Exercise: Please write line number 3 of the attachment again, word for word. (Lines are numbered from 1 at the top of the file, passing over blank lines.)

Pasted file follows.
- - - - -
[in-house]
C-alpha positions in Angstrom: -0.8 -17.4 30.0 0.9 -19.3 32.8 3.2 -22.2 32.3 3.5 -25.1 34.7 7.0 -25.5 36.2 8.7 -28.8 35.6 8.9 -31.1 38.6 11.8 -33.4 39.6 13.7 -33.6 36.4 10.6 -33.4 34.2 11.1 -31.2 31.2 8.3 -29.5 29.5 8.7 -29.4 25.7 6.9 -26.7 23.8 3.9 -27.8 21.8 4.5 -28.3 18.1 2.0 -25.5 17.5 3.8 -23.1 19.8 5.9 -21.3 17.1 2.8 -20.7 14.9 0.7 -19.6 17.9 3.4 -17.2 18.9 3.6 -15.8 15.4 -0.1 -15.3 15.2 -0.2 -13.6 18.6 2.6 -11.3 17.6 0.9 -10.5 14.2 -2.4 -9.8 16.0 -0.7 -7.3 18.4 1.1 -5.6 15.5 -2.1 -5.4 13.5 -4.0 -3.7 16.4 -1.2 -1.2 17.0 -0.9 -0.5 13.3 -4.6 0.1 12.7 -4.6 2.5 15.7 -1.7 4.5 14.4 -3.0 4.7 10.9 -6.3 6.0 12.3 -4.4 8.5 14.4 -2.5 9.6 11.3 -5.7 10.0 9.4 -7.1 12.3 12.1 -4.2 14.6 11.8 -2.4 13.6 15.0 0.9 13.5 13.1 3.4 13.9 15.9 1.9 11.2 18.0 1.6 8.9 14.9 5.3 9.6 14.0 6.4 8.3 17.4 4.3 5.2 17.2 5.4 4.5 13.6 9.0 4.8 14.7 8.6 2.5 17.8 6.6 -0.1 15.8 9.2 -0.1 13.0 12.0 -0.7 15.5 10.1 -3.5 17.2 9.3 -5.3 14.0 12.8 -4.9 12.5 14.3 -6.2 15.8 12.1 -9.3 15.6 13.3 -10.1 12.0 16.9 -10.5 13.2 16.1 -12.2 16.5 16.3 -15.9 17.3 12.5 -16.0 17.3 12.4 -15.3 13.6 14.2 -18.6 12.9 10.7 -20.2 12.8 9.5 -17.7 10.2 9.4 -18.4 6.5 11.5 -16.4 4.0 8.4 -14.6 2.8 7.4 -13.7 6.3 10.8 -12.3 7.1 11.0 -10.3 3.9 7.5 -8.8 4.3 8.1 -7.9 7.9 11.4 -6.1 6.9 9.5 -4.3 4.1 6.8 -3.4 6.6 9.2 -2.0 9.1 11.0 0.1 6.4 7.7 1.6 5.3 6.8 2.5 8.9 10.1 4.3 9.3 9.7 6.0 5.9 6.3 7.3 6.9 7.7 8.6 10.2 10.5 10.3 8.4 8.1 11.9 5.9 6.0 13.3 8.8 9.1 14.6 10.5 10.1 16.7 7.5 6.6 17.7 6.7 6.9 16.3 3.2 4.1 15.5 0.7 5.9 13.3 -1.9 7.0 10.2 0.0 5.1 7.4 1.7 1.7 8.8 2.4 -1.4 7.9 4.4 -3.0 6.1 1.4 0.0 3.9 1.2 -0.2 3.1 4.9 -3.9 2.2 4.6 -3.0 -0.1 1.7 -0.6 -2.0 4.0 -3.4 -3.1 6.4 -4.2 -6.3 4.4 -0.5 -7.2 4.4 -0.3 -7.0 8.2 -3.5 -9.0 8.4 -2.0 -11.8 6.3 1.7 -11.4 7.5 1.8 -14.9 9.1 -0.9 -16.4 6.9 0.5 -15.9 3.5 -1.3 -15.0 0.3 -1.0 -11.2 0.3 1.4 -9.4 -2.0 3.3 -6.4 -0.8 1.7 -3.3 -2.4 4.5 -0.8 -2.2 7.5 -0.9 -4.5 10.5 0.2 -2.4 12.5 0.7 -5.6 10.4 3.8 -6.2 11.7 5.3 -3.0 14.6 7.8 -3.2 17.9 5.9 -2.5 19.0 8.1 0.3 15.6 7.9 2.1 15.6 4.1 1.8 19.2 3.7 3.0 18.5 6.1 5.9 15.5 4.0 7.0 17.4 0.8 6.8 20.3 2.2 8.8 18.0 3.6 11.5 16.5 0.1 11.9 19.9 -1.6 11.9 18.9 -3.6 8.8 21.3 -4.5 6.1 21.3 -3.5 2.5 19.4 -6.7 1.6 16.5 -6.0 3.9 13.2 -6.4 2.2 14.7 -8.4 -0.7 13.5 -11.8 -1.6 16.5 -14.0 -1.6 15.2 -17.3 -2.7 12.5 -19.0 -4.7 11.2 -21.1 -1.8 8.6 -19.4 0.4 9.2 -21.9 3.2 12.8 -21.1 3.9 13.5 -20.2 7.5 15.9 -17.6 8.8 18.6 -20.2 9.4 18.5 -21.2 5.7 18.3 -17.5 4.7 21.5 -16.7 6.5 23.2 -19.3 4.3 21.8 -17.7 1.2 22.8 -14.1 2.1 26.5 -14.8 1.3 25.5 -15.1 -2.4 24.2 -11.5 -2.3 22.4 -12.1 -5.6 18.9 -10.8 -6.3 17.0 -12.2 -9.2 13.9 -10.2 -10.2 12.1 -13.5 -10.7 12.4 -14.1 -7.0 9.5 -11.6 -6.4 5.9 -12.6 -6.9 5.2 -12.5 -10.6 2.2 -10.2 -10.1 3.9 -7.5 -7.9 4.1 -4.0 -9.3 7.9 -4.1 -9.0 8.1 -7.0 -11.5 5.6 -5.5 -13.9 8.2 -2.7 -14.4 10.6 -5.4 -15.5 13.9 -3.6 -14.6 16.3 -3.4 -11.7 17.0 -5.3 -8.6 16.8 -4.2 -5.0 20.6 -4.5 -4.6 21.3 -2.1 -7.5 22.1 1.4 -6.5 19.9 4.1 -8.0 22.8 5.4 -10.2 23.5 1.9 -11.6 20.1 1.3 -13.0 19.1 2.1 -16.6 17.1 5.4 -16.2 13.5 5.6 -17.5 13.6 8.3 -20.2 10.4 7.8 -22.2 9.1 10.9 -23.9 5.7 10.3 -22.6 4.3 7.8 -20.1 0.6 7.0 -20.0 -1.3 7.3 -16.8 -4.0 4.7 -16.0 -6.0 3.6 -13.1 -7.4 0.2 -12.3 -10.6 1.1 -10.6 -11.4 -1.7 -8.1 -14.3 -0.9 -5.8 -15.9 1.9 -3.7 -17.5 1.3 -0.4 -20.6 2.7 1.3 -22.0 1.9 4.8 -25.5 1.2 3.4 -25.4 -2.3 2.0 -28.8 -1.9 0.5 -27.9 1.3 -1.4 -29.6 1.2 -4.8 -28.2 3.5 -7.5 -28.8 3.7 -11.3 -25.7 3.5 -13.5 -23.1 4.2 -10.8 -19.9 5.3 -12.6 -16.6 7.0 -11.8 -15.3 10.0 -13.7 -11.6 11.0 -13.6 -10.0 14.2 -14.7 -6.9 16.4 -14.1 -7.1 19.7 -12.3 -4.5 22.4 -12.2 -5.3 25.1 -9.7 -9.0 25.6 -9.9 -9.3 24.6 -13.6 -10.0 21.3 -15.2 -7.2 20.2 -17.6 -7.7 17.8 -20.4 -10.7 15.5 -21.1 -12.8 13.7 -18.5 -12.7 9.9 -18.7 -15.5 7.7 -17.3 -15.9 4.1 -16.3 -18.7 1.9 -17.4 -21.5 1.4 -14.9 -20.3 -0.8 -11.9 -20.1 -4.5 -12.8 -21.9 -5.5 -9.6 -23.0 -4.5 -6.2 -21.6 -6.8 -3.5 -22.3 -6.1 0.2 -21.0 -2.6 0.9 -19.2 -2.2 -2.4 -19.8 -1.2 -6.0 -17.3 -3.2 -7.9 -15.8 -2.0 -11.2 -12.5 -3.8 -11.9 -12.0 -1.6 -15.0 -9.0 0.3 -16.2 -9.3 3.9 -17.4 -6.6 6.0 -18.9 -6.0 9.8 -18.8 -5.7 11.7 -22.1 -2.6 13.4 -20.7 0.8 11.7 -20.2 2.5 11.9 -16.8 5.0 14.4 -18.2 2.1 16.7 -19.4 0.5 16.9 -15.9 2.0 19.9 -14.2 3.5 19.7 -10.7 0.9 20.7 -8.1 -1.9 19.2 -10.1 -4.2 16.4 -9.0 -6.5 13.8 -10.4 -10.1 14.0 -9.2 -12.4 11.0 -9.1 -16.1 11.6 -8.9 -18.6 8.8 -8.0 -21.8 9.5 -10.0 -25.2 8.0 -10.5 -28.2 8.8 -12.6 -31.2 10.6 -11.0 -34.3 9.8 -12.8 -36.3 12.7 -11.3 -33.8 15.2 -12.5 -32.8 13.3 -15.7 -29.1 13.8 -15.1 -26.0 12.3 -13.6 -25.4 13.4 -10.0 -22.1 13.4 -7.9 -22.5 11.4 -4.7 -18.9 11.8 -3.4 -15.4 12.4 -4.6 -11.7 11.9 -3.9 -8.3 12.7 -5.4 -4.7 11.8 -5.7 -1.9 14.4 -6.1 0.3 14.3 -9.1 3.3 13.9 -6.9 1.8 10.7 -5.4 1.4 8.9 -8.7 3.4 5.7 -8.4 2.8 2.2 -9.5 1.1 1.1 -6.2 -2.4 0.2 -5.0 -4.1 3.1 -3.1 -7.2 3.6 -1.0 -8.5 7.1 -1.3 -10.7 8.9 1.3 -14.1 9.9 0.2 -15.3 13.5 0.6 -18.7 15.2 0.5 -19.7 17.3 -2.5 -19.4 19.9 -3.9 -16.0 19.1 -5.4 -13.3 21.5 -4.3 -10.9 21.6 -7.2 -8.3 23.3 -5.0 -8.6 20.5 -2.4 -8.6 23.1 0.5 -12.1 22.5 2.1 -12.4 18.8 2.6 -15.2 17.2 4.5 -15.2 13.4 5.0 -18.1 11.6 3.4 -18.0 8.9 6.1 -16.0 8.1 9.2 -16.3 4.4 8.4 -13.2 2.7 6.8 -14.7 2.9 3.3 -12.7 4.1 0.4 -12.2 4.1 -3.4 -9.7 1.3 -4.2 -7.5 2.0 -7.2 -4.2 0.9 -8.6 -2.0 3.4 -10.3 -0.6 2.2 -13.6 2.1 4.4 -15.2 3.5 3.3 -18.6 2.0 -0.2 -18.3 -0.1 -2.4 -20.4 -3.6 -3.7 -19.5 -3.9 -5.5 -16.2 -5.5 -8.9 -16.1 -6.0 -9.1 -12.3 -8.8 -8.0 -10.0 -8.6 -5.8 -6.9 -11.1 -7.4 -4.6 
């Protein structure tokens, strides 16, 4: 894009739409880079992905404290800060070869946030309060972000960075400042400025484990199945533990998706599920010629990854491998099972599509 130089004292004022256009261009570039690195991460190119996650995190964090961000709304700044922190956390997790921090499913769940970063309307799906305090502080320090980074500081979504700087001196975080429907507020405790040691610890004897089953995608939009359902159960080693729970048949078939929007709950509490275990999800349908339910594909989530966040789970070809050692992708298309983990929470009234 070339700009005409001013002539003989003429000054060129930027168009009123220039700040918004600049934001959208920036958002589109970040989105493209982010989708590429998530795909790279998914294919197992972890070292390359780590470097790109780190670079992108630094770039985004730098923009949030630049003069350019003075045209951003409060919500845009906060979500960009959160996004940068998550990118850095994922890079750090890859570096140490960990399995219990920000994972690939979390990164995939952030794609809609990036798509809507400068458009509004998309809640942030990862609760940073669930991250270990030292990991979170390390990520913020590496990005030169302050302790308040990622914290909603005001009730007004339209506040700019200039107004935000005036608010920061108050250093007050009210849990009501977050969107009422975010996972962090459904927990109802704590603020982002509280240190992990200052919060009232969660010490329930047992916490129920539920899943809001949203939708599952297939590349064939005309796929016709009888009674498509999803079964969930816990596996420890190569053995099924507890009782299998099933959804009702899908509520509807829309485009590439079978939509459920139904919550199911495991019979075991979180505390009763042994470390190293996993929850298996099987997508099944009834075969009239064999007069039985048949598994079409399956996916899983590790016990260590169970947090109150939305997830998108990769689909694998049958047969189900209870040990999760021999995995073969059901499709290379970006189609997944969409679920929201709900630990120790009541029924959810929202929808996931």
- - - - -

């Protein structure tokens, strides 16, 4: 894009739409880079992905404290800060070869946030309060972000960075400042400025484990199945533990998706599920010629990854491998099972599509 130089004292004022256009261009570039690195991460190119996650995190964090961000709304700044922190956390997790921090499913769940970063309307799906305090502080320090980074500081979504700087001196975080429907507020405790040691610890004897089953995608939009359902159960080693729970048949078939929007709950509490275990999800349908339910594909989530966040789970070809050692992708298309983990929470009234 070339700009005409001013002539003989003429000054060129930027168009009123220039700040918004600049934001959208920036958002589109970040989105493209982010989708590429998530795909790279998914294919197992972890070292390359780590470097790109780190670079992108630094770039985004730098923009949030630049003069350019003075045209951003409060919500845009906060979500960009959160996004940068998550990118850095994922890079750090890859570096140490960990399995219990920000994972690939979390990164995939952030794609809609990036798509809507400068458009509004998309809640942030990862609760940073669930991250270990030292990991979170390390990520913020590496990005030169302050302790308040990622914290909603005001009730007004339209506040700019200039107004935000005036608010920061108050250093007050009210849990009501977050969107009422975010996972962090459904927990109802704590603020982002509280240190992990200052919060009232969660010490329930047992916490129920539920899943809001949203939708599952297939590349064939005309796929016709009888009674498509999803079964969930816990596996420890190569053995099924507890009782299998099933959804009702899908509520509807829309485009590439079978939509459920139904919550199911495991019979075991979180505390009763042994470390190293996993929850298996099987997508099944009834075969009239064999007069039985048949598994079409399956996916899983590790016990260590169970947090109150939305997830998108990769689909694998049958047969189900209870040990999760021999995995073969059901499709290379970006189609997944969409679920929201709900630990120790009541029924959810929202929808996931």